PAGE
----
When the Geeks are really Pimps (more on warranties)
I know the big box stores are a lot of fun. We go in there, poke around check out new stuff, and we love to look for the deals. I myself, even purchased this very laptop from which I’m typing this blog from your local yellow tag big box store. It is funny to me, however, to see all the “extra” services the store offers with purchase when it comes to computer products. The truth of the matter is, when you buy your computer, or when you commit to a service plan, they are really trying to squeeze every dollar they can out of you. There is an ugly truth though, and that’s the fact that when the service squad “pimps,” they pimp hard.
There are a number of add-ons they will offer, and some of them potentially make sense, but there are things that they do not tell you as well. So allow me to tell fill in the missing details.
Usually the first thing they offer you is an extended service agreement. These agreements usually cost around $150 to provide additional warranty coverage for your machine. This would be great, except when you bring your unit in for service, they will take the path of least resistance to make your computer work again. In many cases, this means complete manufacturer re-imaging of the hard drive, which erases the existing data, and restores the hard drive back to an “unpacked” state. (Meaning, your computer’s software will be as if you just unpacked the machine from the box.) I wish I could say that labor was the prime factor in deciding whether to repair or re-image, but when I see how quickly they are to offer the $130 restore service, it becomes obvious to me that money is the most determinate factor. In other words, the geeks are pimping. By actually extending your manufacturer’s warranty, with the manufacturer, it seems that you make better use of your money, and depending on the retailer, you can probably drop the machine off for warranty service with the store anyway.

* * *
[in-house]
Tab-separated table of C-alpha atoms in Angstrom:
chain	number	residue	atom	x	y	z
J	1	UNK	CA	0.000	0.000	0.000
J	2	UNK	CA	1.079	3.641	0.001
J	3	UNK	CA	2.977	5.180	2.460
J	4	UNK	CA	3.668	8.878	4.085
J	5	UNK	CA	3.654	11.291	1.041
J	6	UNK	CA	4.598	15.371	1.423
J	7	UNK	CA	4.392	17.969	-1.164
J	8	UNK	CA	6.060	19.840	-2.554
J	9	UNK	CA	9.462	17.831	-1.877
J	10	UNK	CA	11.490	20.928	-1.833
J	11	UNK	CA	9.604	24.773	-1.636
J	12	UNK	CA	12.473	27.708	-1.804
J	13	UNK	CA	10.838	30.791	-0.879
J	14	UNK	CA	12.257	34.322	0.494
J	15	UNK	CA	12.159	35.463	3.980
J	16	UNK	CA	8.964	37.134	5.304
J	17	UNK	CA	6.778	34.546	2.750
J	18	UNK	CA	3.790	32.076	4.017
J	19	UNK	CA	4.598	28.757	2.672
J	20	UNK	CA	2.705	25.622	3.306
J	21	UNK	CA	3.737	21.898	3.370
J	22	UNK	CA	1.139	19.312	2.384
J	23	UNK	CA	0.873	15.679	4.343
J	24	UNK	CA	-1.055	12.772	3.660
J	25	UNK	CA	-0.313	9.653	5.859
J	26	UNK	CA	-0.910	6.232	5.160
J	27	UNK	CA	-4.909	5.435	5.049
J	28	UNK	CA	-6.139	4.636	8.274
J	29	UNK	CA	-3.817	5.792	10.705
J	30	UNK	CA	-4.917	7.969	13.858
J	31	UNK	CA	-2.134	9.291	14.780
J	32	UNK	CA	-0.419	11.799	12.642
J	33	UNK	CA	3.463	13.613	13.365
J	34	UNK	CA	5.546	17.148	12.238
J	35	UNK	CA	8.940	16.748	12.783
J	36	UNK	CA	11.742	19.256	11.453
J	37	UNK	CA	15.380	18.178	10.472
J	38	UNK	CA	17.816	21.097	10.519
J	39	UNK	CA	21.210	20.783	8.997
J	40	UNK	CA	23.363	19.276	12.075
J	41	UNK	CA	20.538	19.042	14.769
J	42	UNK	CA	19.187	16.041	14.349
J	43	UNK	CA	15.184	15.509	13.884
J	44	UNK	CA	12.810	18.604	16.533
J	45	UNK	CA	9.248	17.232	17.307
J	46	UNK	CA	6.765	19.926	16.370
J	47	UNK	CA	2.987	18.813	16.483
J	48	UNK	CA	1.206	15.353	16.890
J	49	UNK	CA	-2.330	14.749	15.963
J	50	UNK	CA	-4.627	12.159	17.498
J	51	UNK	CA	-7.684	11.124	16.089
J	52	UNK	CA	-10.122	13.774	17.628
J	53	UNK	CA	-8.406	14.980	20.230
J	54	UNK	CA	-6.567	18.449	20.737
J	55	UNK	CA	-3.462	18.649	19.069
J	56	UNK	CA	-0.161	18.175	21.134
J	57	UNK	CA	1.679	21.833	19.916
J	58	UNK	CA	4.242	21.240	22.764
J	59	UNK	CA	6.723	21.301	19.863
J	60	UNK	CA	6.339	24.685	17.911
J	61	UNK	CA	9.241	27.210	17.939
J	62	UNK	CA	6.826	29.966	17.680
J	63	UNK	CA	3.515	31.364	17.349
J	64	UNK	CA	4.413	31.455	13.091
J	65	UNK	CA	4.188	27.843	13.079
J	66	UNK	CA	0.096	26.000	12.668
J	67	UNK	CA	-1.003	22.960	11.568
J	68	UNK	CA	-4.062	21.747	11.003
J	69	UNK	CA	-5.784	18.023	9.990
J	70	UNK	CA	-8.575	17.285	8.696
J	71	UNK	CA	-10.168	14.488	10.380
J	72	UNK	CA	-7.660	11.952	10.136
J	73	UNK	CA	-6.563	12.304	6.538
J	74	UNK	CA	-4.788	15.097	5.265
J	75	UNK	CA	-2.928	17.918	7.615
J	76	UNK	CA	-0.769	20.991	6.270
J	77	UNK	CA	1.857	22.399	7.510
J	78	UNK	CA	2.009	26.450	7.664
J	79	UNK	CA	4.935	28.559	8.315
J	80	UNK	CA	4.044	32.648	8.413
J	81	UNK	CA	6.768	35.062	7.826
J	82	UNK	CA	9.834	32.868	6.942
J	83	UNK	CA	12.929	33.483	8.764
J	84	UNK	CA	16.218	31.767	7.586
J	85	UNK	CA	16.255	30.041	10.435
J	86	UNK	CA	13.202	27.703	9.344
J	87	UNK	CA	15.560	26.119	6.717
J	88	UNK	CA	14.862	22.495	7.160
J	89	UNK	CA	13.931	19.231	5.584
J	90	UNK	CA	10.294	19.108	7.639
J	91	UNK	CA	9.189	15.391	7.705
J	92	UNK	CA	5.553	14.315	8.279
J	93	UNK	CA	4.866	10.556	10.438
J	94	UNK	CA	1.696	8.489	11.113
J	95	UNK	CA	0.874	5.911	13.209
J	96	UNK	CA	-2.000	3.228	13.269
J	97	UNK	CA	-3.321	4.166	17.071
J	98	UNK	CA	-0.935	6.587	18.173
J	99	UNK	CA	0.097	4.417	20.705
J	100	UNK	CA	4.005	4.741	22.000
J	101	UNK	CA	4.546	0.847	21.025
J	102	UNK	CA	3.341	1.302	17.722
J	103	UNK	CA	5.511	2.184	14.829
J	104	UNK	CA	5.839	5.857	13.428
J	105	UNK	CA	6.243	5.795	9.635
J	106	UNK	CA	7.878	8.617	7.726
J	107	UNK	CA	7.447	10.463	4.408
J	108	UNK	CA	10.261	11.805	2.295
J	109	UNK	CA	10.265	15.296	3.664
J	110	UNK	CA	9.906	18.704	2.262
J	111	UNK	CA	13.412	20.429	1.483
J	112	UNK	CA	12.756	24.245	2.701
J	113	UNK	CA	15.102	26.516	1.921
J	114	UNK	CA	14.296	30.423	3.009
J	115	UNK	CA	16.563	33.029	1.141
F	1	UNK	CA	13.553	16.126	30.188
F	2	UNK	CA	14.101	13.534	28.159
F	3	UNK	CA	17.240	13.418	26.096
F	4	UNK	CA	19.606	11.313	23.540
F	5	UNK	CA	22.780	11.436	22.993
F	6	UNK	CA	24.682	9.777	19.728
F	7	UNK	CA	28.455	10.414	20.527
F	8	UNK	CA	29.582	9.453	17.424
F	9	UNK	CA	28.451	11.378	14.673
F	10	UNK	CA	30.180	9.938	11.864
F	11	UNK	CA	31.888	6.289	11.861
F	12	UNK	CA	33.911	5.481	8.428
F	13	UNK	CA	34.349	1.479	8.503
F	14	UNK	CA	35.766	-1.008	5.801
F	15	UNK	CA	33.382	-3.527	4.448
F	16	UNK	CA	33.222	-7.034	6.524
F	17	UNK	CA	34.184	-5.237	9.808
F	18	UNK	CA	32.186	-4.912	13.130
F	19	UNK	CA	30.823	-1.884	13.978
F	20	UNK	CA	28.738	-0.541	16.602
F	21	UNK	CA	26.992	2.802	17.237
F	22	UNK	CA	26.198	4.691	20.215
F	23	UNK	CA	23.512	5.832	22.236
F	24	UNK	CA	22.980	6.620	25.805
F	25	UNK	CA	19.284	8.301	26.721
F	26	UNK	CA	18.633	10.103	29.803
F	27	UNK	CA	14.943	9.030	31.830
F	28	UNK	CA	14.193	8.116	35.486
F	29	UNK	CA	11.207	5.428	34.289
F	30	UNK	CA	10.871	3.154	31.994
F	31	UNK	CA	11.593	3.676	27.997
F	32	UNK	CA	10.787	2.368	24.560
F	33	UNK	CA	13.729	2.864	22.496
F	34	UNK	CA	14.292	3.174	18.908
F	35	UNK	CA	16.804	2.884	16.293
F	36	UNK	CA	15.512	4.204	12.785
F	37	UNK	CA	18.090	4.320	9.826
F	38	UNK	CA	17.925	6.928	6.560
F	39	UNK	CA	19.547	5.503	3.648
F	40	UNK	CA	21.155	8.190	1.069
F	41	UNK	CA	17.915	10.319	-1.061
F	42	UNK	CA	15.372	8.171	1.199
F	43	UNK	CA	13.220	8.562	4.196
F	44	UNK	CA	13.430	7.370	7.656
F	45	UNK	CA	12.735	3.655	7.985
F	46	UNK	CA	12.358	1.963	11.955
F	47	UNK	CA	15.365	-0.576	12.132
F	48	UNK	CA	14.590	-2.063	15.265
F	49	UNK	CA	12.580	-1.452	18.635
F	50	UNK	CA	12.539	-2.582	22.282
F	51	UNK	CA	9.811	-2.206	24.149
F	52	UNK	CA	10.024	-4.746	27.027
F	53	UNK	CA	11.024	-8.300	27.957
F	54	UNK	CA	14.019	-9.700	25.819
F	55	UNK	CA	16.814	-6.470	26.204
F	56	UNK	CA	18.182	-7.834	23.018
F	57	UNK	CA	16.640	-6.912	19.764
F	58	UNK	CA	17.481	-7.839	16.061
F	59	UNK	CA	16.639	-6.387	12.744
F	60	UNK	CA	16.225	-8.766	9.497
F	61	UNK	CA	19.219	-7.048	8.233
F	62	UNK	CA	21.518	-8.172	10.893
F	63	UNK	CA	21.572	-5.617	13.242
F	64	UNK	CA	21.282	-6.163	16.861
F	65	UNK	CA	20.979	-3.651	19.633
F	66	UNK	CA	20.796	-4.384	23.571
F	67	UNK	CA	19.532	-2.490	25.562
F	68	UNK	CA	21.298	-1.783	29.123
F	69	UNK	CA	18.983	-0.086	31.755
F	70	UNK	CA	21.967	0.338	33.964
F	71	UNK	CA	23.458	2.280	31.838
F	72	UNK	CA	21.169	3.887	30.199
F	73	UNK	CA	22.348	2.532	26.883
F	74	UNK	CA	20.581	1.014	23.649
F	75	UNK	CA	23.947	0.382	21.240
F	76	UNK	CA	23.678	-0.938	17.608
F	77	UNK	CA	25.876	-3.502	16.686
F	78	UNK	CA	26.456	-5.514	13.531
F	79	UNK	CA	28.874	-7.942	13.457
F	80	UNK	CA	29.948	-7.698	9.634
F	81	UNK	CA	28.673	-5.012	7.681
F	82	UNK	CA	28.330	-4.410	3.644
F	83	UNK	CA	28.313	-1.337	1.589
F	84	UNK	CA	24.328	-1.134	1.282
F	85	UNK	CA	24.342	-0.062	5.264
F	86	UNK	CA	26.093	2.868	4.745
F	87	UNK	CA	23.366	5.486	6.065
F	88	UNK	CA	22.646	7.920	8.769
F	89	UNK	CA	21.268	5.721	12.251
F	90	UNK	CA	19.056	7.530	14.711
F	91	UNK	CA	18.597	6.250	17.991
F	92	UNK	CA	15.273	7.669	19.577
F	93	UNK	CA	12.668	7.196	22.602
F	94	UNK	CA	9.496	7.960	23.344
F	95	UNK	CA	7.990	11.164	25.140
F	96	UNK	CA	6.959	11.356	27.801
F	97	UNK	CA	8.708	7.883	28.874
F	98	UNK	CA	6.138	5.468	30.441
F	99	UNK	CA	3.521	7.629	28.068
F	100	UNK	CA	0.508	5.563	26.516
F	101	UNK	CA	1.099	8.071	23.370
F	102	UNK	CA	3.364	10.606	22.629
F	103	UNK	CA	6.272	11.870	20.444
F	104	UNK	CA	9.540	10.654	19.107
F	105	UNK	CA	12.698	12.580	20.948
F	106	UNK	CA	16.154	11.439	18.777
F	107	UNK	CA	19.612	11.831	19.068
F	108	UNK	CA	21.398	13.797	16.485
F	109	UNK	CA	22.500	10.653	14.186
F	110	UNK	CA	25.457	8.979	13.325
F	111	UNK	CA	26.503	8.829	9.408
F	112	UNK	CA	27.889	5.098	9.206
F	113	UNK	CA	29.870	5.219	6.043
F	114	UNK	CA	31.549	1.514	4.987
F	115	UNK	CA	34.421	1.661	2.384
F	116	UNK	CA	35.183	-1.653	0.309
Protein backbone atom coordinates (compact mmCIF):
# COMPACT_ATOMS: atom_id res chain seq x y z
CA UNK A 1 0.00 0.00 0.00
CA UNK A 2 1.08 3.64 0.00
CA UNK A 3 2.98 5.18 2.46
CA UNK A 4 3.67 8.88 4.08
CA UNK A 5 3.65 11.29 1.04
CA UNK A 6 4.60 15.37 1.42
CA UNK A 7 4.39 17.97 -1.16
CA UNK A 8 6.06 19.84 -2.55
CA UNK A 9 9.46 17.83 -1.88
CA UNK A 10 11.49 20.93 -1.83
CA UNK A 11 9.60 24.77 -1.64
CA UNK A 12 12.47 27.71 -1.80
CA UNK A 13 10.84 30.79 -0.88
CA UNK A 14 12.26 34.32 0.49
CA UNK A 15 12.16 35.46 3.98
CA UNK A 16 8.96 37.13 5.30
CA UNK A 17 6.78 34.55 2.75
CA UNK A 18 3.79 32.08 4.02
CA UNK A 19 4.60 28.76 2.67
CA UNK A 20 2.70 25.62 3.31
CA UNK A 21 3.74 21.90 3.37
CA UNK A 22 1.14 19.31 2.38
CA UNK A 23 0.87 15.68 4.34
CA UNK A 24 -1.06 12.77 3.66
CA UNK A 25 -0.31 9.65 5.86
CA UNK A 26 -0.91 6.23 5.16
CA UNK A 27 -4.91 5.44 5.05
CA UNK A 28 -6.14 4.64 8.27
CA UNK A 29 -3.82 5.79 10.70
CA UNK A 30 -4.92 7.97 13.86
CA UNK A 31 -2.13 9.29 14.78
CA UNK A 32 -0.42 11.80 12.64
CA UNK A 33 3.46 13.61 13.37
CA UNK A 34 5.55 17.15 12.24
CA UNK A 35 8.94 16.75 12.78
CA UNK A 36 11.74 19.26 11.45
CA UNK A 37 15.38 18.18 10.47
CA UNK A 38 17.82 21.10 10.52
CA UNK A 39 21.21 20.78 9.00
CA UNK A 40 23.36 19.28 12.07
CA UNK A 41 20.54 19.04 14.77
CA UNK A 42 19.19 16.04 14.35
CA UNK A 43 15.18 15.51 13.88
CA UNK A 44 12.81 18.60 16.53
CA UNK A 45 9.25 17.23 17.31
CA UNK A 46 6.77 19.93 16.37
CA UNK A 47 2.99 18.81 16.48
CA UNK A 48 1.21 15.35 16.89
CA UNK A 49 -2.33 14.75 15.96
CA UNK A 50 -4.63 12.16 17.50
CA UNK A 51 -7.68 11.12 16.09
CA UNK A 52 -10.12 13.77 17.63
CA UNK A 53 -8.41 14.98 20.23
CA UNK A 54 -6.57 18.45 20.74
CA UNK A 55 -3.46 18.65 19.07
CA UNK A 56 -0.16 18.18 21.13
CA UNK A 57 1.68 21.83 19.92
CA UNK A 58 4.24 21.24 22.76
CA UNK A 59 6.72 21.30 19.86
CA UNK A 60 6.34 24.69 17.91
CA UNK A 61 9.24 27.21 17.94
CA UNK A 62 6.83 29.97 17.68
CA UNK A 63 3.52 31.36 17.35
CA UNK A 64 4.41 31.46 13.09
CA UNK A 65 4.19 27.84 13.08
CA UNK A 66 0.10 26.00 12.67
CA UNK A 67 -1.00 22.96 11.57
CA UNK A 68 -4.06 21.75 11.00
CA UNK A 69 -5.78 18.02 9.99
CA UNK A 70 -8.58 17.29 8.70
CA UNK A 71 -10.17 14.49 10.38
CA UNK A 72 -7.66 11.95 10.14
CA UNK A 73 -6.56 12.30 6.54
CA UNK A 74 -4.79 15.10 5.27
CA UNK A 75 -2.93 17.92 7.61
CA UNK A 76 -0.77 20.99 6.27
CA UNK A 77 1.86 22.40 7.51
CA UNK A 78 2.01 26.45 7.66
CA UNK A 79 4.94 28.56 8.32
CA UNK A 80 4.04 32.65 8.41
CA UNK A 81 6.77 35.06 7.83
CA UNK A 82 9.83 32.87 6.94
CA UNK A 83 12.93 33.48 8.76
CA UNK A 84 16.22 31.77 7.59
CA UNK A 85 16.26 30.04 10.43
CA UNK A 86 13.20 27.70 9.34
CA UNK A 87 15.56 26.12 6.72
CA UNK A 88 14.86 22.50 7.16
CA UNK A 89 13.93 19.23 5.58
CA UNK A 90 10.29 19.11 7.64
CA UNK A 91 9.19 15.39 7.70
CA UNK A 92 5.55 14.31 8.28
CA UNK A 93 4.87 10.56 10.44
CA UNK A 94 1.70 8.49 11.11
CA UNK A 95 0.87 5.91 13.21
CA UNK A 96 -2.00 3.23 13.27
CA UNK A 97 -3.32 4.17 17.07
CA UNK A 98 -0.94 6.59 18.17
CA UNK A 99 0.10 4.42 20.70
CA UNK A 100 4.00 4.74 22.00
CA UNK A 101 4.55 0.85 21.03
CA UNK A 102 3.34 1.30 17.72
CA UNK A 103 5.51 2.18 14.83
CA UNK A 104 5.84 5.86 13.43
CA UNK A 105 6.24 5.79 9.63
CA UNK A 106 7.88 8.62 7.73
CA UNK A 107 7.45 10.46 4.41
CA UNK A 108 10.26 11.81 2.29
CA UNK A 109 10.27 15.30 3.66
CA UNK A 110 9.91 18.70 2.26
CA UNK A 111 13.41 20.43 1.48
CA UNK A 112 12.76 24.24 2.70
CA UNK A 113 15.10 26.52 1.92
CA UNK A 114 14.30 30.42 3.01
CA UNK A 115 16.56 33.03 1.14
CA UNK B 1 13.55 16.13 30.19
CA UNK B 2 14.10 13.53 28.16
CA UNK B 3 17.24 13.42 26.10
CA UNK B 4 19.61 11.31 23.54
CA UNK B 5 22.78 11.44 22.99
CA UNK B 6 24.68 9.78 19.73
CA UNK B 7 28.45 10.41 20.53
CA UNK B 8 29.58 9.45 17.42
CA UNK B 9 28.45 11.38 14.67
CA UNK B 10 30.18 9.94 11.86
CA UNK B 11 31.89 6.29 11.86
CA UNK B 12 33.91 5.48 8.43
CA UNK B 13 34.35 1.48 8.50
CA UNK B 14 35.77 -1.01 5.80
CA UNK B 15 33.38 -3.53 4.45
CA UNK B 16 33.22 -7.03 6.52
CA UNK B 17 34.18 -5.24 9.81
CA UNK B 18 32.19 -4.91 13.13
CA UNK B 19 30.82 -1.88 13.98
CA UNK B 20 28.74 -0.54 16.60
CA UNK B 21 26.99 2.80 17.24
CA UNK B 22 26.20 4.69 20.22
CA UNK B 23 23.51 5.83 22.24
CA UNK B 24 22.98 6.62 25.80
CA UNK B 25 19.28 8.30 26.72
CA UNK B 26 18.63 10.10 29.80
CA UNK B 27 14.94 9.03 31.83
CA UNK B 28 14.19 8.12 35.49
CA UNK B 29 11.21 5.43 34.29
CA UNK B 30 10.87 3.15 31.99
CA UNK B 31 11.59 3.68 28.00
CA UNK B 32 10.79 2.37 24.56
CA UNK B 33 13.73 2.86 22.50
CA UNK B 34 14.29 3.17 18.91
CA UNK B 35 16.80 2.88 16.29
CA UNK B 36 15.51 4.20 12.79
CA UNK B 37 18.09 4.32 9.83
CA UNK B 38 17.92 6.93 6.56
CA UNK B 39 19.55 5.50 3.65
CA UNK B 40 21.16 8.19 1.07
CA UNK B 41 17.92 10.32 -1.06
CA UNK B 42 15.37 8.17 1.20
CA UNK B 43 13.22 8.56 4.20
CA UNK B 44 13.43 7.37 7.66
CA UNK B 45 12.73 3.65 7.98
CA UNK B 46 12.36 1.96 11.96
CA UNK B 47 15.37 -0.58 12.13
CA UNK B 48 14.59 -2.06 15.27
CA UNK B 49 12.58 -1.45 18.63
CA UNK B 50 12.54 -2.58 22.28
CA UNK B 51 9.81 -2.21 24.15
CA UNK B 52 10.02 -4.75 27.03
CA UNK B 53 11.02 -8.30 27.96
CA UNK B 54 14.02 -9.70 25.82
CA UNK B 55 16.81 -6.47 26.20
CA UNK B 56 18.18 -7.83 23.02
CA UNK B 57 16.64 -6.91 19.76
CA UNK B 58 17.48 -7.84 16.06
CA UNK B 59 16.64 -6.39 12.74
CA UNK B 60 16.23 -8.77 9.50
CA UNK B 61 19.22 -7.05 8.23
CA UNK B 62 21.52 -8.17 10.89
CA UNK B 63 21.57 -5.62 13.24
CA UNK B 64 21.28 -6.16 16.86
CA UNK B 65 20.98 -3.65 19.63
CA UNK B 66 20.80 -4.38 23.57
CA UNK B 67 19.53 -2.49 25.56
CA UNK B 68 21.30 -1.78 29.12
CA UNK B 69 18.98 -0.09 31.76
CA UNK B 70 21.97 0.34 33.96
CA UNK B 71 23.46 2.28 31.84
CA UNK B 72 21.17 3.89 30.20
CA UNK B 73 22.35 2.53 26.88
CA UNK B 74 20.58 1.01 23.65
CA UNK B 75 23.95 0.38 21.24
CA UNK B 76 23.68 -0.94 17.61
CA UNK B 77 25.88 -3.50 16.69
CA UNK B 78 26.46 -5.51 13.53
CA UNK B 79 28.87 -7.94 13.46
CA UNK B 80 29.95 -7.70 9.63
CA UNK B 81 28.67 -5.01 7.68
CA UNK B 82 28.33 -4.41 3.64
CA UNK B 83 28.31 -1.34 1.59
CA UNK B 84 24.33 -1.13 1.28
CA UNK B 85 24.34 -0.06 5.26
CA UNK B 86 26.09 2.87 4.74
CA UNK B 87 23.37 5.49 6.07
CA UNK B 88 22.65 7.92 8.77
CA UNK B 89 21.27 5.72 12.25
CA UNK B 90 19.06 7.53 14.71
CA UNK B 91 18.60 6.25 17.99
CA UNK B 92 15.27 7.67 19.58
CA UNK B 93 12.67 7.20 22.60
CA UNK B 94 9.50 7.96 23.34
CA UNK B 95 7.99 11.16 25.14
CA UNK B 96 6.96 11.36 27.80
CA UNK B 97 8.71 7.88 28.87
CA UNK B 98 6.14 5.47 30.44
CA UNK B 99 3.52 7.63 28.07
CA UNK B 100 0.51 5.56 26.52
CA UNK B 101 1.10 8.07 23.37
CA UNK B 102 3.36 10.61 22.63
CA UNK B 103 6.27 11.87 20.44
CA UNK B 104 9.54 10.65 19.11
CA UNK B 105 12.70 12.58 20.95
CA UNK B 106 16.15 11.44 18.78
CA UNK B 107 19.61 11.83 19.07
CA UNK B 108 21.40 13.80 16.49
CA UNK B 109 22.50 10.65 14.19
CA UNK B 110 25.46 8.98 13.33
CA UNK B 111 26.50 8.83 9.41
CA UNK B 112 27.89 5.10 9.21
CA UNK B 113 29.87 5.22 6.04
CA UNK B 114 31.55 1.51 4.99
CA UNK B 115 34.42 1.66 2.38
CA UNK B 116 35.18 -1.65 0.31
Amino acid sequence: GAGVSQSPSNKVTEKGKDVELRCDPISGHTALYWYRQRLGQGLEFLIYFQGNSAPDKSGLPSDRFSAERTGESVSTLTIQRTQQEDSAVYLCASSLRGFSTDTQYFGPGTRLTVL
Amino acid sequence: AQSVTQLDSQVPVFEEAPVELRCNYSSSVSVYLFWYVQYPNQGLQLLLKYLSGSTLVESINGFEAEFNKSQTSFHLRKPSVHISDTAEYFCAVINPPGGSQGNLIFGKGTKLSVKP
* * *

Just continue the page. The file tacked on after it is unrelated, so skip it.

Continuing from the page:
In addition to the service plan, the geeks often offer to create system recovery disks for you. There are some ideological flaws associated with the usefulness of this service. For one, if you are an individual who is comfortable with performing this restore process on your own, you should also be comfortable with creating your own disks. Also, most HP/Compaq machines can be restored without disks as long as you don’t mind sacrificing the small percentage of disk space that is already allocated for system recovery. Having the restore media might still come in handy if you had a hard drive failure, but if under warranty, the manufacturer’s replacement might be preloaded with the appropriate software.
If you are not comfortable restoring your own system, then you would probably get the geeks to do it for you. You should note, however, this service is NOT included with your extended service plan. The recovery disk creation by the Geeks costs a whopping $59 bucks, but if you contact your manufacturer, you can probably get disks from them. I can order recovery media for my laptop from HP for just over fifteen dollars.